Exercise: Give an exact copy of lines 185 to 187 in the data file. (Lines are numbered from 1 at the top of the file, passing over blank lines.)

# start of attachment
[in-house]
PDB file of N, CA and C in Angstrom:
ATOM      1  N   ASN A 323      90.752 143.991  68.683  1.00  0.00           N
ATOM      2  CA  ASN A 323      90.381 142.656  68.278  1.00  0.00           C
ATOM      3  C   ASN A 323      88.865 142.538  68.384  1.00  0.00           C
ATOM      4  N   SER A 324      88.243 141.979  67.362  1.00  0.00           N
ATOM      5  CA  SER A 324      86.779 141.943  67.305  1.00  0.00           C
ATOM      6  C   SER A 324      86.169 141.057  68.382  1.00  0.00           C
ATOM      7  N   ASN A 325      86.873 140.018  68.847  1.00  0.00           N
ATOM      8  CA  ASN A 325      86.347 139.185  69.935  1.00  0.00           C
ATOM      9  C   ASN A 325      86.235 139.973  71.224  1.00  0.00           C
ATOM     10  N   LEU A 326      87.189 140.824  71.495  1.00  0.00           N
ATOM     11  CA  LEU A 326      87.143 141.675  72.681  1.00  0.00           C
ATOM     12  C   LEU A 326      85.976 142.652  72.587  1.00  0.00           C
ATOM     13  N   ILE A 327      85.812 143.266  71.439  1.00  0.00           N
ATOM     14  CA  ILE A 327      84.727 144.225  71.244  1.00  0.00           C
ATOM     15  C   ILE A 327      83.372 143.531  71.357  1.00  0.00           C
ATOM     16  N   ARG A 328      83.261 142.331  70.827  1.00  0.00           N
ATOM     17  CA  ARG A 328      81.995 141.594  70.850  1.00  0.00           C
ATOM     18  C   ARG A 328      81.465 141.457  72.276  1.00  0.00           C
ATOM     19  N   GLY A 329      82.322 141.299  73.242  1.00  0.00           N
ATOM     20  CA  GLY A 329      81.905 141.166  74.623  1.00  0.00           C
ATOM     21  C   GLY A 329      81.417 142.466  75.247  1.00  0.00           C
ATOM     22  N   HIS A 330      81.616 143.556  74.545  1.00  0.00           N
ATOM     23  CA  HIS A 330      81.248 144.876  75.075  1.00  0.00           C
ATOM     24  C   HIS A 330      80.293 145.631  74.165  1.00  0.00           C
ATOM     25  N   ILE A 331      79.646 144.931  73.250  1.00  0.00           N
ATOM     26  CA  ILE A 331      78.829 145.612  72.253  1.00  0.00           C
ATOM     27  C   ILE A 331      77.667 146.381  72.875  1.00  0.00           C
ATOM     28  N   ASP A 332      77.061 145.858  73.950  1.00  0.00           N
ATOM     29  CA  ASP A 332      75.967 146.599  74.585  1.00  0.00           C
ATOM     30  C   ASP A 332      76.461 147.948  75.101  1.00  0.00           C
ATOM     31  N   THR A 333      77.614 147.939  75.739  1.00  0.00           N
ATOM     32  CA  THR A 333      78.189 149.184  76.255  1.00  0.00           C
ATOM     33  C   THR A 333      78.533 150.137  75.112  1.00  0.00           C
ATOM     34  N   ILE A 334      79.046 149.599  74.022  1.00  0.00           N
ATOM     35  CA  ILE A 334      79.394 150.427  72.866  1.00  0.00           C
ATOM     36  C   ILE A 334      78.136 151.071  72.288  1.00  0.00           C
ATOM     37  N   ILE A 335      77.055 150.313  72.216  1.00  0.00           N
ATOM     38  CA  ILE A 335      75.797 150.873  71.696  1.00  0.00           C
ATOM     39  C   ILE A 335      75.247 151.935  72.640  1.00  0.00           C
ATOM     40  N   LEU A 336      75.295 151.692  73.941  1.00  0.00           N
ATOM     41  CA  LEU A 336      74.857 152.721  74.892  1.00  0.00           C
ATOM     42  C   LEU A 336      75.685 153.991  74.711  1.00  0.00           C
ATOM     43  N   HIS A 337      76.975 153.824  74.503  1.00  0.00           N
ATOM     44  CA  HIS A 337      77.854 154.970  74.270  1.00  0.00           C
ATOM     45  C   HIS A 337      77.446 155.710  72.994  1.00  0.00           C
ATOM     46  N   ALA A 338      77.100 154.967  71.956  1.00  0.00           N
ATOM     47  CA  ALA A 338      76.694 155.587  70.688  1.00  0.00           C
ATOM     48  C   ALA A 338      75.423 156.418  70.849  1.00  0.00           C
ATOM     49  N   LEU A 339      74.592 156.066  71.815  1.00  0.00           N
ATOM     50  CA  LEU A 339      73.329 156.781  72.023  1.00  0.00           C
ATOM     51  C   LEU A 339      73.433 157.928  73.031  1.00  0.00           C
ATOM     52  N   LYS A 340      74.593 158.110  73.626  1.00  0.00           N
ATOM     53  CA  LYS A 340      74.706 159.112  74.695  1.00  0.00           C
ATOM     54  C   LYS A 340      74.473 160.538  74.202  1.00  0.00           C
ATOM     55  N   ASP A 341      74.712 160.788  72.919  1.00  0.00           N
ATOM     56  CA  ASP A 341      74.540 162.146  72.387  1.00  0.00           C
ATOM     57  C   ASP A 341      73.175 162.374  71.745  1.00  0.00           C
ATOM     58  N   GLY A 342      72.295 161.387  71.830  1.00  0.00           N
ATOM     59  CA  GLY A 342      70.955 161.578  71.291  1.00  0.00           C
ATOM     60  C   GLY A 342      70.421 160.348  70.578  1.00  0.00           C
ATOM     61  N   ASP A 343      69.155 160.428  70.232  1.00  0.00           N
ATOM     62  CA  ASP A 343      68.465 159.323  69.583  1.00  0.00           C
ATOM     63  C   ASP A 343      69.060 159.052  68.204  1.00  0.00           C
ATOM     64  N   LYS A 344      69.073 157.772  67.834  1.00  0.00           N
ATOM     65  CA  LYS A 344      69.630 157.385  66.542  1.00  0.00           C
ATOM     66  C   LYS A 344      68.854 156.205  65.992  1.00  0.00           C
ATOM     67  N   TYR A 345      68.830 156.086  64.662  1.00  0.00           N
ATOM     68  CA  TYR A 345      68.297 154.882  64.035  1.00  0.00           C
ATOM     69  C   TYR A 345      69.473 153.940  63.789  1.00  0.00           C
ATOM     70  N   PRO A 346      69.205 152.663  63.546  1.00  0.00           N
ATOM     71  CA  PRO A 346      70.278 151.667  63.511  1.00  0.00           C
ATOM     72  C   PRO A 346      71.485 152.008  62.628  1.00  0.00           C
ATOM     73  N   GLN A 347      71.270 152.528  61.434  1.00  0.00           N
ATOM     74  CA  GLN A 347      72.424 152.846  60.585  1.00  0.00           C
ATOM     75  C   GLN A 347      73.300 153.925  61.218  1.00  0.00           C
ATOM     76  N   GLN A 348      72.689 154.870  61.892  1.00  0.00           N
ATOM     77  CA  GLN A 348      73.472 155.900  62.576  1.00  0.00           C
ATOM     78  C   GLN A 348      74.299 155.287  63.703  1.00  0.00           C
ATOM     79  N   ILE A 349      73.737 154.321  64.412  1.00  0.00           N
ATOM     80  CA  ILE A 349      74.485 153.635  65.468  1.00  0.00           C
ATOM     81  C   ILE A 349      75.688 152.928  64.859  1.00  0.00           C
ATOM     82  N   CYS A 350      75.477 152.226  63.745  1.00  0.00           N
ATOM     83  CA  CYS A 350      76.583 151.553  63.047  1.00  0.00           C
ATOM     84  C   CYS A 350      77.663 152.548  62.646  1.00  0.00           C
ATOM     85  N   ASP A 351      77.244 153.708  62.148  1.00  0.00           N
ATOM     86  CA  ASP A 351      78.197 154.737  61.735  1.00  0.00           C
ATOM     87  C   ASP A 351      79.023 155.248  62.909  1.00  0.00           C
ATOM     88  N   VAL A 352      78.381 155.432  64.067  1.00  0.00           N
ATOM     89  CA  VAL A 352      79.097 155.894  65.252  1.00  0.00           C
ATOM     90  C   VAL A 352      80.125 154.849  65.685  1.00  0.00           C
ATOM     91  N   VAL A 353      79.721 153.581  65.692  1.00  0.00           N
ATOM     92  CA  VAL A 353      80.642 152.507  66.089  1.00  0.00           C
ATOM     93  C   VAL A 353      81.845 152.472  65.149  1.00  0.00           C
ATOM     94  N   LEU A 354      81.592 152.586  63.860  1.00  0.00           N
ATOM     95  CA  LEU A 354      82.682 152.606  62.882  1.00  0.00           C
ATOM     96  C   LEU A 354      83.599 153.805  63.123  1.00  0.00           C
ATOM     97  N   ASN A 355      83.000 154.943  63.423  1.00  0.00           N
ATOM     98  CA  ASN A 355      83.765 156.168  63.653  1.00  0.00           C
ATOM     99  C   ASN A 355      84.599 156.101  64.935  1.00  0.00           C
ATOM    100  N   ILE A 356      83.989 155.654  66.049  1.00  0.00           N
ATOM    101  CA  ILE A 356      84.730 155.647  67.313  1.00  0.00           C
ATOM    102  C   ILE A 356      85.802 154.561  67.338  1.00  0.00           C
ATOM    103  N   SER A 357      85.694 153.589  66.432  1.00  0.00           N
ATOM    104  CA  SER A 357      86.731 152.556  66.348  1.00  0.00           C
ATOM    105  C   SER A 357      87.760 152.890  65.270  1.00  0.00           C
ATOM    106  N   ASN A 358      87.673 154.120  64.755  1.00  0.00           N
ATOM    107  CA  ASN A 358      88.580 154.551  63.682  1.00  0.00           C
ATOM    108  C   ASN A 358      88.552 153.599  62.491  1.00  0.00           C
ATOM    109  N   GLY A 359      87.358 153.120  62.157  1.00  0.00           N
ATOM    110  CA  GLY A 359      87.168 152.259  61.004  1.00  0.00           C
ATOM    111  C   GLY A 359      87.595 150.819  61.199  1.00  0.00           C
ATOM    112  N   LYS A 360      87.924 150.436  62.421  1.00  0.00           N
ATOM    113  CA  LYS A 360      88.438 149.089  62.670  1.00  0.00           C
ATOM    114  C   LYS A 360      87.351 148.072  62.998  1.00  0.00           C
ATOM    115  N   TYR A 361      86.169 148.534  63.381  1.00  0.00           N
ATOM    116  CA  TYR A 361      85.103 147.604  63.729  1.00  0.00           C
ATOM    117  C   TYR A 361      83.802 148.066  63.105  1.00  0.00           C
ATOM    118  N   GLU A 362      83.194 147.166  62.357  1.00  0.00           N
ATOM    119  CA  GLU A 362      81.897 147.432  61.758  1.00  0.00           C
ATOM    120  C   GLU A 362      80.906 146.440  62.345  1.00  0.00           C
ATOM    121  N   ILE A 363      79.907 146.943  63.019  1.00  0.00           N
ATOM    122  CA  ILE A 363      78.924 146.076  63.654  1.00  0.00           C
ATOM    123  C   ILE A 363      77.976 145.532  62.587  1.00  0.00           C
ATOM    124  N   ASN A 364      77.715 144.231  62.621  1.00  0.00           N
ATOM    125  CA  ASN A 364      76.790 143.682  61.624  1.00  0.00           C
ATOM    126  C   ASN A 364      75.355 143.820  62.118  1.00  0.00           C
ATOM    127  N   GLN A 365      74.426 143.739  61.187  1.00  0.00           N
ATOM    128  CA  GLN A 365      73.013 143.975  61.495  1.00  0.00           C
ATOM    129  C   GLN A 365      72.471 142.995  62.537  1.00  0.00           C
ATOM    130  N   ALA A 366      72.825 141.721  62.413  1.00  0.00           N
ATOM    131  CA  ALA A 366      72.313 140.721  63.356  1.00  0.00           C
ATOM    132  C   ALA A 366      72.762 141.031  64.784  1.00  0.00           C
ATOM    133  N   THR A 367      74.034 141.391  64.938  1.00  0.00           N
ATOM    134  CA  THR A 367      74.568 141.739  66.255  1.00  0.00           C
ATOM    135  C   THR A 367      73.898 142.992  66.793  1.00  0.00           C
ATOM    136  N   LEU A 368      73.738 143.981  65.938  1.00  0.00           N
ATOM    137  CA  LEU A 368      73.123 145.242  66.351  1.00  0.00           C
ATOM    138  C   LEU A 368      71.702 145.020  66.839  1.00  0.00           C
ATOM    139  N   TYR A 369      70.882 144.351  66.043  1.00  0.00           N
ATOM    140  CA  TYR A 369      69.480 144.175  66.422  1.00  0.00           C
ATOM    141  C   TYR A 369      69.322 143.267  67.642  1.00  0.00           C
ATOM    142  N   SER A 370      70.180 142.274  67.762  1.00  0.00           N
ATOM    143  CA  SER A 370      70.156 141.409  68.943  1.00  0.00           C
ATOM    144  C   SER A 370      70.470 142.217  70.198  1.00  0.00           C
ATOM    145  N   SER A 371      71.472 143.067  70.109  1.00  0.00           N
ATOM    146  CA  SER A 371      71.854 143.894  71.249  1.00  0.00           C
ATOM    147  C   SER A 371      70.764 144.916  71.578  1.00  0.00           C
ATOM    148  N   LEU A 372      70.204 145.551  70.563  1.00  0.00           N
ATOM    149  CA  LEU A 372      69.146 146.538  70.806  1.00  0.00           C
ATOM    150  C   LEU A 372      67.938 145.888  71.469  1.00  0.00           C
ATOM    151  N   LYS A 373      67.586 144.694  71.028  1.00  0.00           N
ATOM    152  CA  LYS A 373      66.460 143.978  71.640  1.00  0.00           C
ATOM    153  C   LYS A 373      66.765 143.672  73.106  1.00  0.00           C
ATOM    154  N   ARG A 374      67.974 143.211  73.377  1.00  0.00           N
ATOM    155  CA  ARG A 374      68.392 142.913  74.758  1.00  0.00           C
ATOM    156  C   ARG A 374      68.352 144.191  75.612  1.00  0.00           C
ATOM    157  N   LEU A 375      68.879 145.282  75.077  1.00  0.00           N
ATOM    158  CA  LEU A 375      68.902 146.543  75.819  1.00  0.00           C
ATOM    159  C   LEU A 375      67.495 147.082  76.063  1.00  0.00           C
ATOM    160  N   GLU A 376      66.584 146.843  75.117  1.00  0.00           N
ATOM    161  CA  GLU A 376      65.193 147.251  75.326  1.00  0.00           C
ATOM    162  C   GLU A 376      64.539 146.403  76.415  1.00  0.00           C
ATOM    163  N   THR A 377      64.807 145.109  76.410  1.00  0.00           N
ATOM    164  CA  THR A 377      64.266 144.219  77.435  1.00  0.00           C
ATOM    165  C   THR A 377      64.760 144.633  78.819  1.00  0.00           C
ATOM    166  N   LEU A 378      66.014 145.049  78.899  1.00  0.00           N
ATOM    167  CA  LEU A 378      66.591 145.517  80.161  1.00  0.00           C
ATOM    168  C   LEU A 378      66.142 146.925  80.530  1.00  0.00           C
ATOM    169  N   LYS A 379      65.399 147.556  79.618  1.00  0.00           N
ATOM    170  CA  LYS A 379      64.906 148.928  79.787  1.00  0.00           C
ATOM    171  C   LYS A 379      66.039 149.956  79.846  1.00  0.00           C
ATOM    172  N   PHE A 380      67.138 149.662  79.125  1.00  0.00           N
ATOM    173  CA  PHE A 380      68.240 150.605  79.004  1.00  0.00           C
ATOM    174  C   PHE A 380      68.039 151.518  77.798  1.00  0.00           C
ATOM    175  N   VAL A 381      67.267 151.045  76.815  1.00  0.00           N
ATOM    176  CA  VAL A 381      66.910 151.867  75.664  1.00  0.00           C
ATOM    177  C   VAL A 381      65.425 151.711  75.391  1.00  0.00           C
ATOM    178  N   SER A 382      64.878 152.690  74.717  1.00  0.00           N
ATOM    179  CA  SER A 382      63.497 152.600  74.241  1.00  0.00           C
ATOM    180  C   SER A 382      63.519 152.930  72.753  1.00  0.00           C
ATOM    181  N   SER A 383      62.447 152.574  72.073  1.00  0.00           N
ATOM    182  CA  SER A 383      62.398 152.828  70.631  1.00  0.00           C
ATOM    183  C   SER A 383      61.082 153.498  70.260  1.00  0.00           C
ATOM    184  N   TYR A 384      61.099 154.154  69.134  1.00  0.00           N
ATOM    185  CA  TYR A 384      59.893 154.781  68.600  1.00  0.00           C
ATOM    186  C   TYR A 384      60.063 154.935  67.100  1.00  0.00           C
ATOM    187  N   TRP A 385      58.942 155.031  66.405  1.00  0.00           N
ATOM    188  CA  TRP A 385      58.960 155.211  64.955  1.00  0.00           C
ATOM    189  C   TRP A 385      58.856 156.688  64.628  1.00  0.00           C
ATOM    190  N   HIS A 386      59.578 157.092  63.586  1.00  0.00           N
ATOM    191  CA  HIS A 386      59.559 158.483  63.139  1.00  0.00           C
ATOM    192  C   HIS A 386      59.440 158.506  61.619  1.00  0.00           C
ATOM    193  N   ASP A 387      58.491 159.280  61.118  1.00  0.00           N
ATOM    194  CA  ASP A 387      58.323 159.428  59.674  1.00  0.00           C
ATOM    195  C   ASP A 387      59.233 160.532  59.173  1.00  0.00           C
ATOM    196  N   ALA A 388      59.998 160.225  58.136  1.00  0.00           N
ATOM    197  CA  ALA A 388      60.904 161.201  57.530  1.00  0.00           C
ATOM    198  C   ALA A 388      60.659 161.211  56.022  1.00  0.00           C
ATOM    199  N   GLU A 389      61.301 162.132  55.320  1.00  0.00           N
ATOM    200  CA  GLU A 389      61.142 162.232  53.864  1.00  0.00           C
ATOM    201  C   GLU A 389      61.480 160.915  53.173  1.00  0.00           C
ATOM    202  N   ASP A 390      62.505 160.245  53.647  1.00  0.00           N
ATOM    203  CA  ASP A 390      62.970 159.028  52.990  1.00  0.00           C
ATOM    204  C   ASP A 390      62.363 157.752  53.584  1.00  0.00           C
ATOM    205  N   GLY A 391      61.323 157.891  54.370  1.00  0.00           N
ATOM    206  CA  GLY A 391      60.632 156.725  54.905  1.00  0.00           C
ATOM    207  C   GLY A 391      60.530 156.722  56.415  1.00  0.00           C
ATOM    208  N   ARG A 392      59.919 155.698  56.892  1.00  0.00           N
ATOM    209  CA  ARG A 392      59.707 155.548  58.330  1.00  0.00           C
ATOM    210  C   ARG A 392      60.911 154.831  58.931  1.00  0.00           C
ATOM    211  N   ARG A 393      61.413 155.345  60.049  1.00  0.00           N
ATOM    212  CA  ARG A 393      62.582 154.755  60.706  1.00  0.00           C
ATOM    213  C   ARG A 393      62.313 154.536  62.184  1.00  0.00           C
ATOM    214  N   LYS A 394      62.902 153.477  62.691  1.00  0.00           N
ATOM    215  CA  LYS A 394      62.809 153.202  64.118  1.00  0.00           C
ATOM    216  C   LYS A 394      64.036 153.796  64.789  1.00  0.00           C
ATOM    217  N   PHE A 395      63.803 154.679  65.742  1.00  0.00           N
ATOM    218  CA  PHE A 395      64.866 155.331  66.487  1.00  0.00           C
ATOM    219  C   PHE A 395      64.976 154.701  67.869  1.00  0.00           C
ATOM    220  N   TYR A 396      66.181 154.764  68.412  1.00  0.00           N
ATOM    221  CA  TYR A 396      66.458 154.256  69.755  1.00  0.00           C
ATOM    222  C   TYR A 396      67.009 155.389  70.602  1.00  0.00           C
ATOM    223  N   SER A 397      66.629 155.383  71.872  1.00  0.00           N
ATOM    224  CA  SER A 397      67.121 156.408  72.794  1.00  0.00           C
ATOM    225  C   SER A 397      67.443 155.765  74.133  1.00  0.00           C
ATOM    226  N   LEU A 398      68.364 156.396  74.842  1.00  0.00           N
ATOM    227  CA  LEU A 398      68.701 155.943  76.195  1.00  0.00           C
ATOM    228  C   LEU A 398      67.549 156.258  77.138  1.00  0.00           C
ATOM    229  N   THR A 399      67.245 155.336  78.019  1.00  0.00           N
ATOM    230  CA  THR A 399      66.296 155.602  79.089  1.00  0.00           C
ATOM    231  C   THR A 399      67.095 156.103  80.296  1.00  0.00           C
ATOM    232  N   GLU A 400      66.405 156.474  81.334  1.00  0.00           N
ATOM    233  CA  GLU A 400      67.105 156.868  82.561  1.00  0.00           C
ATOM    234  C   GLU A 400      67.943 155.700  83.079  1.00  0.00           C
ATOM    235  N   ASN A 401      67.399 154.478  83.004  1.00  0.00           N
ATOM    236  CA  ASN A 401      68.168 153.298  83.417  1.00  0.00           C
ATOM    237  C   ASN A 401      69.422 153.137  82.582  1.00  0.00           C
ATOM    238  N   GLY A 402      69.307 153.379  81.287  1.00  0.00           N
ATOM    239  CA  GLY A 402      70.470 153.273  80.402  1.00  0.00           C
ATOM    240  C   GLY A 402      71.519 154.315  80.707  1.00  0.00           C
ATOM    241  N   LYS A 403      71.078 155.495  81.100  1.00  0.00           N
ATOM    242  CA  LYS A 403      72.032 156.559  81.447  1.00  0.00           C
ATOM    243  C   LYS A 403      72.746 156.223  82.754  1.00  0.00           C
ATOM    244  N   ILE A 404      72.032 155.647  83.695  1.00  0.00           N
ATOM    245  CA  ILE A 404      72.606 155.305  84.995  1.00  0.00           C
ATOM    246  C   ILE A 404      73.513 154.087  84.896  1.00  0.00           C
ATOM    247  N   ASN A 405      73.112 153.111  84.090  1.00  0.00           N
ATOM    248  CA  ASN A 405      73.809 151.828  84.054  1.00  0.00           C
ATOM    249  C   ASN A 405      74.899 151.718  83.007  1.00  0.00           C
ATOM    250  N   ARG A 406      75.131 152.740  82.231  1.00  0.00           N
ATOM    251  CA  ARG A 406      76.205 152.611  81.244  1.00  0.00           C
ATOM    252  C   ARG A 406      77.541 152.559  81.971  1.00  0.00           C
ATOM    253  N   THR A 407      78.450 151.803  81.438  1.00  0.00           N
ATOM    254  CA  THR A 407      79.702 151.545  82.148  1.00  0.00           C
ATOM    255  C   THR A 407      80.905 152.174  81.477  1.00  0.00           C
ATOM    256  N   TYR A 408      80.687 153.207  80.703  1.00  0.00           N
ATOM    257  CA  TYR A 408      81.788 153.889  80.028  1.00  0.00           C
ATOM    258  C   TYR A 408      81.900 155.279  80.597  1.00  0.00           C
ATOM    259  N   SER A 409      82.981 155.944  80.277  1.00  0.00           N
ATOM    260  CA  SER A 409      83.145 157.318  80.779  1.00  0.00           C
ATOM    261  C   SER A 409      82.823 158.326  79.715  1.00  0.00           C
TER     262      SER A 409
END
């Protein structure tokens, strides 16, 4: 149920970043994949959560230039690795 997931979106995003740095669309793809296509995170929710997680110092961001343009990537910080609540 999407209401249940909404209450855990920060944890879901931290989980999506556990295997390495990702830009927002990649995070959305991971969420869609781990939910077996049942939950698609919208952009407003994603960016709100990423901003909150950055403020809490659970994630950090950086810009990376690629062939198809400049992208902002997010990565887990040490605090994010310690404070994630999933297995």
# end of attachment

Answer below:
ATOM    183  C   SER A 383      61.082 153.498  70.260  1.00  0.00           C
ATOM    184  N   TYR A 384      61.099 154.154  69.134  1.00  0.00           N
ATOM    185  CA  TYR A 384      59.893 154.781  68.600  1.00  0.00           C